Michigan barre and Pilates expert Stephanie Lyons was a dancer all her life, even performing with the Detroit Pistons dance team. She found barre while working in digital advertising and loved it so much she became certified, teaching for seven years. When she wanted a change, she not only purchased a studio, but also the rights to Barre Intensity, a technique focusing on musicality, form and fun.
While she enjoyed the studio, she realized educating and certifying other teachers was her true passion. Now, after selling her studio, her clients are those exact fitness instructors looking to get certified and teach—and she couldn’t be happier. Read on to learn how Lyons found her new niche.
SBS: How did you find Barre Intensity originally?
Stephanie Lyons: A lot of people outside of Pilates and yoga think barre is brand new, but I started taking barre classes 10 years ago. My area in Michigan is an early adaptor in a lot of ways, and a friend introduced me to the upbeat, challenging workout. I loved it because it made me strong and also incorporated my dance background. I felt comfortable in that fitness environment.
Then, I saw a certification program, and since there weren’t many at that time, I jumped on board. That was Barre Intensity! I loved it because it gave me flexibility. With Barre Intensity, you aren’t tied down to one studio. Once certified, you can teach it anywhere, and it’s more like a yoga or Pilates certification in that way. It’s a tool instructors can take with them anywhere, without restriction.
SBS: You purchased the Barre Intensity brand two years ago. What did you change?
SL: I made it my own. I stepped it up out of the barre mold. It’s not just for dance and Pilates enthusiasts. We make sure you enjoy that barre burn and shake, but your heart rate elevates too. A lot of times you think you take barre and then need to run on the treadmill. But with Barre Intensity, you’re done for the day. Your time is limited, and Barre Intensity helps you get the most out of your time and money. Now, I’ve taken that format and approach, and I teach it to new instructors to take with them wherever they go.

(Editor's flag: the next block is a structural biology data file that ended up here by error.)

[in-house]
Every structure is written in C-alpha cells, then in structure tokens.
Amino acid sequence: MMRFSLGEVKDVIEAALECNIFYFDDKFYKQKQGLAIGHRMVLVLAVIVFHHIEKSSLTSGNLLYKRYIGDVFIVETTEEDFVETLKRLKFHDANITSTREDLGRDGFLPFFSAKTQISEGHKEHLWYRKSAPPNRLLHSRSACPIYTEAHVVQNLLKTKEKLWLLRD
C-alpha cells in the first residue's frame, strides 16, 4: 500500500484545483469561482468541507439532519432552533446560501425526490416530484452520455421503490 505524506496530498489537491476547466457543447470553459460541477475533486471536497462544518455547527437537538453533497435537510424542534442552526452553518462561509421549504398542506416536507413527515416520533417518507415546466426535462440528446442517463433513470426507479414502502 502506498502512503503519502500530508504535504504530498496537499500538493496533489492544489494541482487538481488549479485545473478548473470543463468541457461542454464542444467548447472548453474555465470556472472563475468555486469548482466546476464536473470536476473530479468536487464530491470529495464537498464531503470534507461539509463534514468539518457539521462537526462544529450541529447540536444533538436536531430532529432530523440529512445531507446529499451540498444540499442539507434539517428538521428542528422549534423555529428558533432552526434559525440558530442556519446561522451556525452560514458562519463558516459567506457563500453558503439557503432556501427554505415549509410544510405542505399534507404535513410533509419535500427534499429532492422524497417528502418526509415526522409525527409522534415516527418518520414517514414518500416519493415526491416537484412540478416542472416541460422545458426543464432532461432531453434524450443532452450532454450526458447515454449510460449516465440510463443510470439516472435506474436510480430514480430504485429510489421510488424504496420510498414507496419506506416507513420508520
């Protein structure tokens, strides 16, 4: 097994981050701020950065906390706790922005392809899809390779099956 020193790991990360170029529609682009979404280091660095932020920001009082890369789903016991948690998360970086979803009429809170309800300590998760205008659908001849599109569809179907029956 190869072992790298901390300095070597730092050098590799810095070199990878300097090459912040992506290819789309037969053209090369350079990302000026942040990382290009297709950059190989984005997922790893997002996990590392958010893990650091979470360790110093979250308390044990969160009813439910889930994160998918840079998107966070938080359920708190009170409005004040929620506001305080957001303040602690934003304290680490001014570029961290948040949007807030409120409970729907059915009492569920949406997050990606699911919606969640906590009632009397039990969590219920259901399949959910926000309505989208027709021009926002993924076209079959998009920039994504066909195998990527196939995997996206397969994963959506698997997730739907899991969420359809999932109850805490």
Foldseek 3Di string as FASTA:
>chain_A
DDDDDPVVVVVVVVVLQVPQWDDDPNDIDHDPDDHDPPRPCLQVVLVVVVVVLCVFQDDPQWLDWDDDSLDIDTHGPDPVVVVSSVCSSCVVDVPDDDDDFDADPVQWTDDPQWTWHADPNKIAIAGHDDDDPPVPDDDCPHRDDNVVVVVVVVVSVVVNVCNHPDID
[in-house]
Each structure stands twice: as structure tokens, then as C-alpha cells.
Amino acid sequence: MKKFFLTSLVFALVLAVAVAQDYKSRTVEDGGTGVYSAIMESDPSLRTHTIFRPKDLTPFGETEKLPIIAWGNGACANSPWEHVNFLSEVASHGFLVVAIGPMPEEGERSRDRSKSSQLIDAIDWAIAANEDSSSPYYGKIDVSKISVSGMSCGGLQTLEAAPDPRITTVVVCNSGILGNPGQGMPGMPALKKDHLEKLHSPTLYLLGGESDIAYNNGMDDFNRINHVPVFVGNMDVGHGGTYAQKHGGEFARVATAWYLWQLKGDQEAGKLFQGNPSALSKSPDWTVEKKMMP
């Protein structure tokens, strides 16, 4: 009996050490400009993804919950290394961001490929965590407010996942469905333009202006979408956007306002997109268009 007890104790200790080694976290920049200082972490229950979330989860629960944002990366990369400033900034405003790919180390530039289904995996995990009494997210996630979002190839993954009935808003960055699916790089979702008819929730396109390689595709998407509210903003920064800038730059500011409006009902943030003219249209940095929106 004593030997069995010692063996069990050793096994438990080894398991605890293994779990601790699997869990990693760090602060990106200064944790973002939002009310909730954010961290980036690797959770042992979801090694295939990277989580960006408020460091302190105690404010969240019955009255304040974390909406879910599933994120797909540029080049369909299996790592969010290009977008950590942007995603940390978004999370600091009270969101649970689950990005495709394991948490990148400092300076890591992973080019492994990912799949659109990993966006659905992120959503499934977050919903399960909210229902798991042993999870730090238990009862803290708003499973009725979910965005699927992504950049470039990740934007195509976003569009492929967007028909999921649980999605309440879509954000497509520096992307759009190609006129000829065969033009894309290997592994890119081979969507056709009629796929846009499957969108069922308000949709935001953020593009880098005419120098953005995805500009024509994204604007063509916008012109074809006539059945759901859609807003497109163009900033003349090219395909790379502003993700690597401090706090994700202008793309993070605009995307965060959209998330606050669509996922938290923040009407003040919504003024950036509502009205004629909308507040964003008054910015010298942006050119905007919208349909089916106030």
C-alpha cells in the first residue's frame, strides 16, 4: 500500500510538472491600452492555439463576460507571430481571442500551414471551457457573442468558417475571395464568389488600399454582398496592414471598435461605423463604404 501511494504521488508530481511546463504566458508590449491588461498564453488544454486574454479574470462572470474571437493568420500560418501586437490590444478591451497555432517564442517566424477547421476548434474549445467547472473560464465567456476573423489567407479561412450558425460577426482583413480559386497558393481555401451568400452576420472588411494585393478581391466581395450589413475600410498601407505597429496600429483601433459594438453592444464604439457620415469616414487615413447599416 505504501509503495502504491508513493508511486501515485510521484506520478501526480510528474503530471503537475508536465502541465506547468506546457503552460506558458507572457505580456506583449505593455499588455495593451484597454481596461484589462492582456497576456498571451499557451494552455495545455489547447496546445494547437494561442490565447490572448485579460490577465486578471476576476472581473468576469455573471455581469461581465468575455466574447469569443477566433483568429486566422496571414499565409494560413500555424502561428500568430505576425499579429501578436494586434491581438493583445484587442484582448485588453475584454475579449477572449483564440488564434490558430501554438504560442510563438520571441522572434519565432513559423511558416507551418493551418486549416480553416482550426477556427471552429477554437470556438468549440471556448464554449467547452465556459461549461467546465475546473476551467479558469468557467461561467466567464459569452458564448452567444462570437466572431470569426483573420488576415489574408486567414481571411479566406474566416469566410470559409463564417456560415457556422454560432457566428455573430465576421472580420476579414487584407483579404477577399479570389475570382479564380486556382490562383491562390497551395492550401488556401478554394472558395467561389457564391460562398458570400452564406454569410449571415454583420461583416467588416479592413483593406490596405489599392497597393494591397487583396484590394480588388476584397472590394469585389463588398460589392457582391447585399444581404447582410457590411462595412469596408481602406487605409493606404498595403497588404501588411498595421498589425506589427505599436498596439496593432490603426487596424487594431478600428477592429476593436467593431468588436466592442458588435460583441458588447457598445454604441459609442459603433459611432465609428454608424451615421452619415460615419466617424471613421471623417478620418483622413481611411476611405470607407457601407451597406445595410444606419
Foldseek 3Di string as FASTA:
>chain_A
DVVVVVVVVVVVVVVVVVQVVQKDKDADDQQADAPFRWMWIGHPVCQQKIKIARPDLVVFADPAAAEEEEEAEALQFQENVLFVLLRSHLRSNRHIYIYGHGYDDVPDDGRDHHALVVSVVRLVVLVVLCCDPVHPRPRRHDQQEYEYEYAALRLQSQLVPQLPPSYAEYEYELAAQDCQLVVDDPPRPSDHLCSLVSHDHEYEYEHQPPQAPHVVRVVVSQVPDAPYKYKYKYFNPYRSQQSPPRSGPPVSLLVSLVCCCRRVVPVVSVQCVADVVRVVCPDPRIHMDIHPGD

SBS: What’s the structure of a Barre Intensity class?
SL: We think music is the backbone of barre class. It’s not background music. For example, we encourage instructors to use mics so the music can be loud. It’s also not choreographed, so instructors learn our outline, and then they create their own progression for each of the sections: warm up, upper body, plank/push up series, upper body stretch, thighs, glute series, abs and final stretch. We provide the instructors with tools to mix and match exercises to create a different routine every time they teach. That keeps instructors fresh and clients wanting to come back.
SBS: What’s unique about the Barre Intensity training program?
SL: A lot of certifications usually have requirements of group fitness or teaching experience. But we offer our program up to everyone. People who have group fitness teaching experience can retain it more. But if you have a passion to learn, we welcome everyone.
But, I’ve noticed, one thing that throws people off is the musicality. You’re not just teaching moves, you’re doing it to the beat of music. So, if you’re a yoga or weight training teacher, it can be challenging to pay attention to music while teaching.
SBS: Since the music is so important, how do you help teachers who don’t instinctually have good rhythm? What about for cueing?